This hasn’t been the best of weeks for the United States. We had the largest mass shooting in our history in Las Vegas and then news came out that a Special Forces team, from the 3rd Special Forces Group working with local troops from Niger, were ambushed and suffered four dead in the firefight. There were two Special Forces A-team members and two support soldiers killed in action, who were out on the operation. Two other wounded Green Berets were flown to a military hospital in Germany where they are expected to recover.

A joint Special Forces, Nigerien operation was attacked 120 miles north of the West African country’s capital, Niamey, near the border with Mali.The terrorist group Al Qaeda in the Islamic Mahgreb, or AQIM, is suspected of carrying out the deadly attack. SOFREP’s  Derek Gannon has been on top of this breaking situation since it occurred. He’s had the best breakdown of the information as it has unfolded. You can find some of his work here:

We are not even going to get into the topic of second-guessing or armchair quarterbacking this mission. The details are still fuzzy and the men performing these operations are highly trained professionals. They were all veterans of multiple deployments and know better than most the risks that are involved. The self-serving Pentagon CYA comments about risk assessments are an insult to the men who get tasked with performing these operations. But we digress…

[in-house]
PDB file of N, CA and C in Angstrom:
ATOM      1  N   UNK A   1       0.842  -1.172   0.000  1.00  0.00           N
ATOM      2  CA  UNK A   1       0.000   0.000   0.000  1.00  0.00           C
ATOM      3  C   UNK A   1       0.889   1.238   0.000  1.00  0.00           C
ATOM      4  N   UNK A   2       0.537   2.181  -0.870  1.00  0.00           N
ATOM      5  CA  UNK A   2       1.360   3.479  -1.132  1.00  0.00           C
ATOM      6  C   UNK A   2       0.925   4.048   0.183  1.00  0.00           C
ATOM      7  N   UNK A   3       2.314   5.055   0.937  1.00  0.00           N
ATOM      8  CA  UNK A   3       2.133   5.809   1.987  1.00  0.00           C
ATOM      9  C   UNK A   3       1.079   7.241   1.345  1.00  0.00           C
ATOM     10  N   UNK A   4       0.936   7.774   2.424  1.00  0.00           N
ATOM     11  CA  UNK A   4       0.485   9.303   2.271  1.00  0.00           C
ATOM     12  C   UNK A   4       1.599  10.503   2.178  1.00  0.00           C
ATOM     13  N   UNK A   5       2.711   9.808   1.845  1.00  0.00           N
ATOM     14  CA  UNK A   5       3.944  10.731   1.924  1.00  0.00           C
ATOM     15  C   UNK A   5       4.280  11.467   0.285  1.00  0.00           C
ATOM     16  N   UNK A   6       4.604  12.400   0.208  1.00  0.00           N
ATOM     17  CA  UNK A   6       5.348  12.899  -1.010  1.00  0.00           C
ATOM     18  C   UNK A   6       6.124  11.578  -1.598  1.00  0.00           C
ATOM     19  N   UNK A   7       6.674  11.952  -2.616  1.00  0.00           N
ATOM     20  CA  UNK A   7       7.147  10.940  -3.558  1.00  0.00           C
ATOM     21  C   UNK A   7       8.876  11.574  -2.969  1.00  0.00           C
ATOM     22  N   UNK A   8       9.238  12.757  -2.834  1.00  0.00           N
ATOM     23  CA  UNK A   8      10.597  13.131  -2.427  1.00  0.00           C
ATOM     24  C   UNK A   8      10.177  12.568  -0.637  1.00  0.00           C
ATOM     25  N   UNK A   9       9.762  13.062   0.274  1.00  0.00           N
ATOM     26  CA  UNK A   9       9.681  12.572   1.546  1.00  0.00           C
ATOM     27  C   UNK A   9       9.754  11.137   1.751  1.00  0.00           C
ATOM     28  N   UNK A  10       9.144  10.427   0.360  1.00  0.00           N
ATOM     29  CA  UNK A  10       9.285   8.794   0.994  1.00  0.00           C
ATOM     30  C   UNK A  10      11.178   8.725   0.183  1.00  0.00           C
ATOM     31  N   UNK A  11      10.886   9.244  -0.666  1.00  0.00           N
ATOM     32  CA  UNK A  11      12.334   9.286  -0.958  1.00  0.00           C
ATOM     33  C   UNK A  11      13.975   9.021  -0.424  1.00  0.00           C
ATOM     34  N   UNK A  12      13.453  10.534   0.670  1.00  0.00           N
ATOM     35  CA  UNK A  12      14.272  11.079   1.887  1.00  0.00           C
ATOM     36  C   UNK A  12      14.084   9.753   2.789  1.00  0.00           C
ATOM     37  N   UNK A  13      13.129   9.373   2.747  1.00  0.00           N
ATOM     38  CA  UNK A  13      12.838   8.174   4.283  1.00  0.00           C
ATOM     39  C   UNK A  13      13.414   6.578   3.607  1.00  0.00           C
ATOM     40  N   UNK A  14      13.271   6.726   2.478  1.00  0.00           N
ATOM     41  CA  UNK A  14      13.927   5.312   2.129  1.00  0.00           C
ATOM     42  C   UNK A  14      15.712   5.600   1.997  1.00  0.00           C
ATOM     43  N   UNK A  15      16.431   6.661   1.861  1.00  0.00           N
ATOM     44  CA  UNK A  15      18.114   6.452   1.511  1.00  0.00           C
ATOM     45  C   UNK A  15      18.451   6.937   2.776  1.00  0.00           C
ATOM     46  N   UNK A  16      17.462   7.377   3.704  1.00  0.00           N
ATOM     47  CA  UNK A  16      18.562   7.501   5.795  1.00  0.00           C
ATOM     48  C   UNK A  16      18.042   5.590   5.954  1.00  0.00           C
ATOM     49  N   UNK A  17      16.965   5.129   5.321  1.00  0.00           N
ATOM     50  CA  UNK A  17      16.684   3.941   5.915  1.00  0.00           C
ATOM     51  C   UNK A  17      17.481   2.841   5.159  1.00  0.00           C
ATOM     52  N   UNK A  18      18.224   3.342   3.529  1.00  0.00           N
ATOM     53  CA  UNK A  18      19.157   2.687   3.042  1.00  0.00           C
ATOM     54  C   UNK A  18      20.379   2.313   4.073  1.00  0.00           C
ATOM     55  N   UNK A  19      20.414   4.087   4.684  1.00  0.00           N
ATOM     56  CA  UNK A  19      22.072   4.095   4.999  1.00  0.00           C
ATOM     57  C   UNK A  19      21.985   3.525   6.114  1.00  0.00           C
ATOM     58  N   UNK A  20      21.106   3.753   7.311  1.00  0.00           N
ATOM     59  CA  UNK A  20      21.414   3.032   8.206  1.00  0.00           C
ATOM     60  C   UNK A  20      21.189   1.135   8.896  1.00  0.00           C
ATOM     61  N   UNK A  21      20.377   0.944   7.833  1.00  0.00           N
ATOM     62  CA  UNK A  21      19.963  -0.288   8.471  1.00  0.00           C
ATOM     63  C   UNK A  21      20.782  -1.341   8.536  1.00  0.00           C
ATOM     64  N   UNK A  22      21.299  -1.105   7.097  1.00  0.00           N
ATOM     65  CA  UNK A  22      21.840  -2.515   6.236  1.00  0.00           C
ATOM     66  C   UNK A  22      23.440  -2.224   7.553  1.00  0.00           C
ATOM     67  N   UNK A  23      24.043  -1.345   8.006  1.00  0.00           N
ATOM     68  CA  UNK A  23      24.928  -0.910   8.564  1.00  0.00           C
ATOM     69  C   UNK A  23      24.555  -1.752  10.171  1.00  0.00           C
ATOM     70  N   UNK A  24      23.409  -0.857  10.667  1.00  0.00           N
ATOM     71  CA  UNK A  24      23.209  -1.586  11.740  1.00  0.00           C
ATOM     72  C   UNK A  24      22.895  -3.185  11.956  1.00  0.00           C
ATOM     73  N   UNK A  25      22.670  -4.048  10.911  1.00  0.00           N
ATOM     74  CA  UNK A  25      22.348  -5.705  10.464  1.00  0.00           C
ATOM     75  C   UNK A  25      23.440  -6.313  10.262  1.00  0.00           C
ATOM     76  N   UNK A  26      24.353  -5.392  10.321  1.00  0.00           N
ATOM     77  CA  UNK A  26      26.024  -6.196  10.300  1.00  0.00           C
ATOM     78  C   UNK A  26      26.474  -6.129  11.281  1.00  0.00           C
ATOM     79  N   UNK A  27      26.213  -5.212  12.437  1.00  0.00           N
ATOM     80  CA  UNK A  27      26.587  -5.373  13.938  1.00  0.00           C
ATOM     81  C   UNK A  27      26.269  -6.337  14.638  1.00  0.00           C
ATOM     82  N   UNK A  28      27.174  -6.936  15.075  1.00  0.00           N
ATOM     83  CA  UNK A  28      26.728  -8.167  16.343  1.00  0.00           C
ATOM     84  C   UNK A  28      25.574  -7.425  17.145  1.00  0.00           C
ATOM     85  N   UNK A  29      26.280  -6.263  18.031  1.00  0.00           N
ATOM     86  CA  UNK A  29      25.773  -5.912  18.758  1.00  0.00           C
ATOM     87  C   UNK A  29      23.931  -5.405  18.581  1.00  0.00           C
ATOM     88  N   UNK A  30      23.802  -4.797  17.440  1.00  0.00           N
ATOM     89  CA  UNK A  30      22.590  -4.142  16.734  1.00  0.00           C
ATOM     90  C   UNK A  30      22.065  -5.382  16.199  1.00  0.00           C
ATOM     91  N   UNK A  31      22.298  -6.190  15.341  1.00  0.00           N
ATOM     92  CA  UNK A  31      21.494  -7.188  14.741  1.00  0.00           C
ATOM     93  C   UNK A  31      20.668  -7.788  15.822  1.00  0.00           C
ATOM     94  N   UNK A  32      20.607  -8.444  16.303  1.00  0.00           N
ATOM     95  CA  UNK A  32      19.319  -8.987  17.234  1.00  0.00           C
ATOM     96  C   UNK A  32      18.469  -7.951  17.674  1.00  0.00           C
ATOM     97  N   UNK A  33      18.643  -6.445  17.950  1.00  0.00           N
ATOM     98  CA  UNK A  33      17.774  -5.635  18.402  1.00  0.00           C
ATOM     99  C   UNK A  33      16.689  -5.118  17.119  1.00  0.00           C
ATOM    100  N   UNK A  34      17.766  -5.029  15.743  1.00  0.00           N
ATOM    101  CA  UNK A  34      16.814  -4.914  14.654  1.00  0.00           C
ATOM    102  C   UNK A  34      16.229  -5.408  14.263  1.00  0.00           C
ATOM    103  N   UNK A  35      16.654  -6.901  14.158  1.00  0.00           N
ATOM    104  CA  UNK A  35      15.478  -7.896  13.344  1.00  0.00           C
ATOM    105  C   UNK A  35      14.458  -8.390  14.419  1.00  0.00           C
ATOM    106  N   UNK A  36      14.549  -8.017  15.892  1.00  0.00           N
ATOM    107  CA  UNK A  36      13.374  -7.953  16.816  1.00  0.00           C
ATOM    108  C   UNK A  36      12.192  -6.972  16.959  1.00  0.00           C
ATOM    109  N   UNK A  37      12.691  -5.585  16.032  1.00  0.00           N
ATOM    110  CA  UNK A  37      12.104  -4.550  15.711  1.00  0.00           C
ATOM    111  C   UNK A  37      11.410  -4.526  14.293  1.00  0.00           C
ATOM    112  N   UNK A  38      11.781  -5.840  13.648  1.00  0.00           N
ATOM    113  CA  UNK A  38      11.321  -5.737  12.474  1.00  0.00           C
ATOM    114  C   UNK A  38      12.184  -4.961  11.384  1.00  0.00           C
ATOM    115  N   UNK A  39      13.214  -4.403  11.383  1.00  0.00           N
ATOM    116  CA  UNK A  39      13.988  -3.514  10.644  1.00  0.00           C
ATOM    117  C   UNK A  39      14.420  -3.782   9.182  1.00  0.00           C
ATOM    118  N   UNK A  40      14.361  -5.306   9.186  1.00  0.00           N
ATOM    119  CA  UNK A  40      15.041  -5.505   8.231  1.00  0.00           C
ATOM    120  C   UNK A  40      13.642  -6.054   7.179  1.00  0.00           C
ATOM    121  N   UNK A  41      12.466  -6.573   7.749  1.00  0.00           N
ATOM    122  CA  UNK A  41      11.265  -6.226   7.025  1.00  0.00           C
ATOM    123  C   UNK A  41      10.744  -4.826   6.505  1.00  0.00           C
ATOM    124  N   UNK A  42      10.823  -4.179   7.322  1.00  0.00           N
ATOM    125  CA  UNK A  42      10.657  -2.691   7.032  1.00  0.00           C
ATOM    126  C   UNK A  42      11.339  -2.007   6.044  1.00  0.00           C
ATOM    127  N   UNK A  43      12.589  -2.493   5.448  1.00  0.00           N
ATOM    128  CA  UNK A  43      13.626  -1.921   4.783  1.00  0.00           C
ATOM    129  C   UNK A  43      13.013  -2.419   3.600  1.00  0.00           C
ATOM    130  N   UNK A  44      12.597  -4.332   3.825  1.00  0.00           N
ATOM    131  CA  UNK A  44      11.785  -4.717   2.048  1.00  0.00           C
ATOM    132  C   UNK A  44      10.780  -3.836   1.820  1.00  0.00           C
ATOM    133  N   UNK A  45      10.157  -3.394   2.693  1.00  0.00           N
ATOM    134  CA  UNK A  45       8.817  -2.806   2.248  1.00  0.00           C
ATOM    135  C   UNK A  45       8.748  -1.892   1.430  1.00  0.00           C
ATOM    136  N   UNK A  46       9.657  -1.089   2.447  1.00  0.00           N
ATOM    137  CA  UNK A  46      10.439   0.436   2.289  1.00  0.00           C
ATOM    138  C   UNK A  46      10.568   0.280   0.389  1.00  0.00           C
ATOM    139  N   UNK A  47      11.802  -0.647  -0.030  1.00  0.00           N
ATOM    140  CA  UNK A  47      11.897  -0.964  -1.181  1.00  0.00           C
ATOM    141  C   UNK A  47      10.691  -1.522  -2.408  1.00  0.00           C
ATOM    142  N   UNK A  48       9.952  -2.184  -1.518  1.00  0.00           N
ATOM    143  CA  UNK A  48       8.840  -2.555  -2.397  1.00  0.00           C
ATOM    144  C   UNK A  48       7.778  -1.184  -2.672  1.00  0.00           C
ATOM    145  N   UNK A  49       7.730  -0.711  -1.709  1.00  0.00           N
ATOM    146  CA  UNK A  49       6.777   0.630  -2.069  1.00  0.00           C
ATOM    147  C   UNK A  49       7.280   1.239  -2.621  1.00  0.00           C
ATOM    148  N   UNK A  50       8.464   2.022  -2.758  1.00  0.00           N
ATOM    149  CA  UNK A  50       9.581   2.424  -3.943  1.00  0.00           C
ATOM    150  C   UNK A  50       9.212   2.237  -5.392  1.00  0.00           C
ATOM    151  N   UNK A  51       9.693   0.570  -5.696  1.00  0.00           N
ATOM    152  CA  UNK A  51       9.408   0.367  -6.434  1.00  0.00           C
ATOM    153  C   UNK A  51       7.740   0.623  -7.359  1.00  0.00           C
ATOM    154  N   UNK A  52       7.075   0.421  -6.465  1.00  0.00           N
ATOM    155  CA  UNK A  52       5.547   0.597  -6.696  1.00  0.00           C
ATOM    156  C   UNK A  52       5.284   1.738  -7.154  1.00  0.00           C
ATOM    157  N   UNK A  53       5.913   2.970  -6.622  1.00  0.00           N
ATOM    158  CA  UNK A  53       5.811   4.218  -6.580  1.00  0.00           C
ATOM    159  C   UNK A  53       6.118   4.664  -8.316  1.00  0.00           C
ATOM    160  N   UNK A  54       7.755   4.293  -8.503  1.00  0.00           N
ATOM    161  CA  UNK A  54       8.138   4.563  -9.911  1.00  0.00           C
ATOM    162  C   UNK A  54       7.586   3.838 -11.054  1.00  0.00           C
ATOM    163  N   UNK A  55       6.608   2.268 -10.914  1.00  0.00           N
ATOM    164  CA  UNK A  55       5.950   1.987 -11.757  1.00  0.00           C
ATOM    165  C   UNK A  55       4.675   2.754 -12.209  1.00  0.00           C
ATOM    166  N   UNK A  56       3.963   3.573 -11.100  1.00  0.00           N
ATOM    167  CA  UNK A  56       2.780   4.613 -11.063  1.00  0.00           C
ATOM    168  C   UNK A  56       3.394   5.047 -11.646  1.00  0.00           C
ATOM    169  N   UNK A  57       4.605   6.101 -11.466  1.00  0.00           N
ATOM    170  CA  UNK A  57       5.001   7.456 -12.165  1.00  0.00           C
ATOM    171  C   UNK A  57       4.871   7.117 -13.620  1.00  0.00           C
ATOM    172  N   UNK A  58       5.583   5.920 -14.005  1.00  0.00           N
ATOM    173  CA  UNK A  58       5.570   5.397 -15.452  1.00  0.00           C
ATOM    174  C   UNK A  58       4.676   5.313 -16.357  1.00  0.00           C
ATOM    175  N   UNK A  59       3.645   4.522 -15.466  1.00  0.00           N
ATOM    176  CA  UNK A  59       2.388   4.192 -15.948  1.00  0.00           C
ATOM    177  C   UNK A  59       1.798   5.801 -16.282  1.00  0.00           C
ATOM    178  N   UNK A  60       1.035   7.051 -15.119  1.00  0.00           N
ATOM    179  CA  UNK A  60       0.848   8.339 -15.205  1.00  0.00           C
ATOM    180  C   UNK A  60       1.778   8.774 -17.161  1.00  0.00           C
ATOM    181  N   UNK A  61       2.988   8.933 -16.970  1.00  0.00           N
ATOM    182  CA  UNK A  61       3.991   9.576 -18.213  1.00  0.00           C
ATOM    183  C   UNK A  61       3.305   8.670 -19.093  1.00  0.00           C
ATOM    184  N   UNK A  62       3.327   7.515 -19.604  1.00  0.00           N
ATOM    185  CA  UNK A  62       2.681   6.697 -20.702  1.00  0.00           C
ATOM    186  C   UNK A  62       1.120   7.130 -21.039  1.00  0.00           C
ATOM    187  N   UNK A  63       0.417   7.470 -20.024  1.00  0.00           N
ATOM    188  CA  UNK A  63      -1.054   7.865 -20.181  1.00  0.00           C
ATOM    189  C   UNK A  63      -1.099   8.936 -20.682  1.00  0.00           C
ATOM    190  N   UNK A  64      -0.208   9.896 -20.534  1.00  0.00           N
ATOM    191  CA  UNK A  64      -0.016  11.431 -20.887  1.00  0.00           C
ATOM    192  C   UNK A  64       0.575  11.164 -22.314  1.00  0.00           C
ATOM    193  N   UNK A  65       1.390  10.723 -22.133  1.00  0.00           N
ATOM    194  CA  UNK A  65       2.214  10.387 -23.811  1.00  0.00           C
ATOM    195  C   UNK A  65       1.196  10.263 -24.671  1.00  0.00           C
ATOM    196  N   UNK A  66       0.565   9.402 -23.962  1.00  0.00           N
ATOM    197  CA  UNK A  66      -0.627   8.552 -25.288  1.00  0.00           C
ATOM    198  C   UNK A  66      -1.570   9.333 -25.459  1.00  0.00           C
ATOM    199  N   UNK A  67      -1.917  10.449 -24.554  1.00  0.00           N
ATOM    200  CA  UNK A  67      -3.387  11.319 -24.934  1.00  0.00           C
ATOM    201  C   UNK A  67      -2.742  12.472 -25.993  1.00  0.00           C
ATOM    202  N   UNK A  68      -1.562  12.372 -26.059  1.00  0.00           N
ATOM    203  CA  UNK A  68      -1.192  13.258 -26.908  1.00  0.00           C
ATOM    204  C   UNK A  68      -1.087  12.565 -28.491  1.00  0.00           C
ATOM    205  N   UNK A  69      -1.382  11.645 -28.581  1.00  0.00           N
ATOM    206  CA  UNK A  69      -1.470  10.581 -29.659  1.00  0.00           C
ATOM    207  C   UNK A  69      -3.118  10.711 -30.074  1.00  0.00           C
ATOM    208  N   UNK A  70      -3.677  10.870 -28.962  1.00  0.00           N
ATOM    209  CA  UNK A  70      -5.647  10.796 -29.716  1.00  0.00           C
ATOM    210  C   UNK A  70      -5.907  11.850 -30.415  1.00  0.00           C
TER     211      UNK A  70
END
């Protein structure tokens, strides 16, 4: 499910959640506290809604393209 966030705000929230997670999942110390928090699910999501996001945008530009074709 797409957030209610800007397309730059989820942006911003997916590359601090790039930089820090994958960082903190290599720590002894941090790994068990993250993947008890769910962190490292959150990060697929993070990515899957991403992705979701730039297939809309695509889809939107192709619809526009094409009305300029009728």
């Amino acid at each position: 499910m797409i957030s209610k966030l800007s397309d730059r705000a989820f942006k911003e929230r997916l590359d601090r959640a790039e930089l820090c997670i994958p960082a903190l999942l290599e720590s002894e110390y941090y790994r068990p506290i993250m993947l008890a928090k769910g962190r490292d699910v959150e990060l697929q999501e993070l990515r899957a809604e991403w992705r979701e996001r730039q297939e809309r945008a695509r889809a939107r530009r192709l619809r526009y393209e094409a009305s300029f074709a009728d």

But whenever a situation like this happens, which thankfully is rare, the first question everyone wants to ask is “Why did this happen?”. Many friends and relatives who aren’t or have never been in the military have been constantly asking “What are U.S. troops doing in Niger?” I even heard, “Is Trump starting an undeclared war in Africa?”

To answer this, the first thing that people must understand is that President Trump isn’t running some “black-ops” secret war without the knowledge of the American people. Special Operations Forces have been operating in Africa for decades. While most Americans are aware of the wars ongoing in Iraq, Afghanistan, and Syria, the others, the “shadow wars” are going on all over the world and our Special Operations Forces are involved.  And on any given day, Special Operations Forces from all of the services can be found in nearly 100 countries around the globe.

After the 9-11 attacks, President Bush initiated a counterterrorism program in which the U.S. worked with the militaries of Niger, Chad, Mali, and Mauritania, to track down criminals and terrorists in the region. It was later expanded to several other countries.

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In 2013,  Islamic militants overran parts of Mali, where the local government asked France to launch a military intervention to drive them out. This was called Operation Serval.

As former President Obama was winding down operations in Afghanistan, he directed more assets be allocated towards Africa. The 3rd SFG has had Africa as one of its bases of operations since its reactivation in 1990. They were also operating in the Caribbean but have been active participants in the Global War on Terror (GWOT). The 3rd SFG has distinguished itself in the war in Afghanistan as well as Iraq.  

The US currently has close to 6000 troops in Africa with close to 800 in Niger. Most of those troops are at two drone bases that the US operates inside the country to keep an eye on the terrorists from ISIS who are flocking from the hot spots of Syria and Iraq as the Islamic State is being routed out of both of those.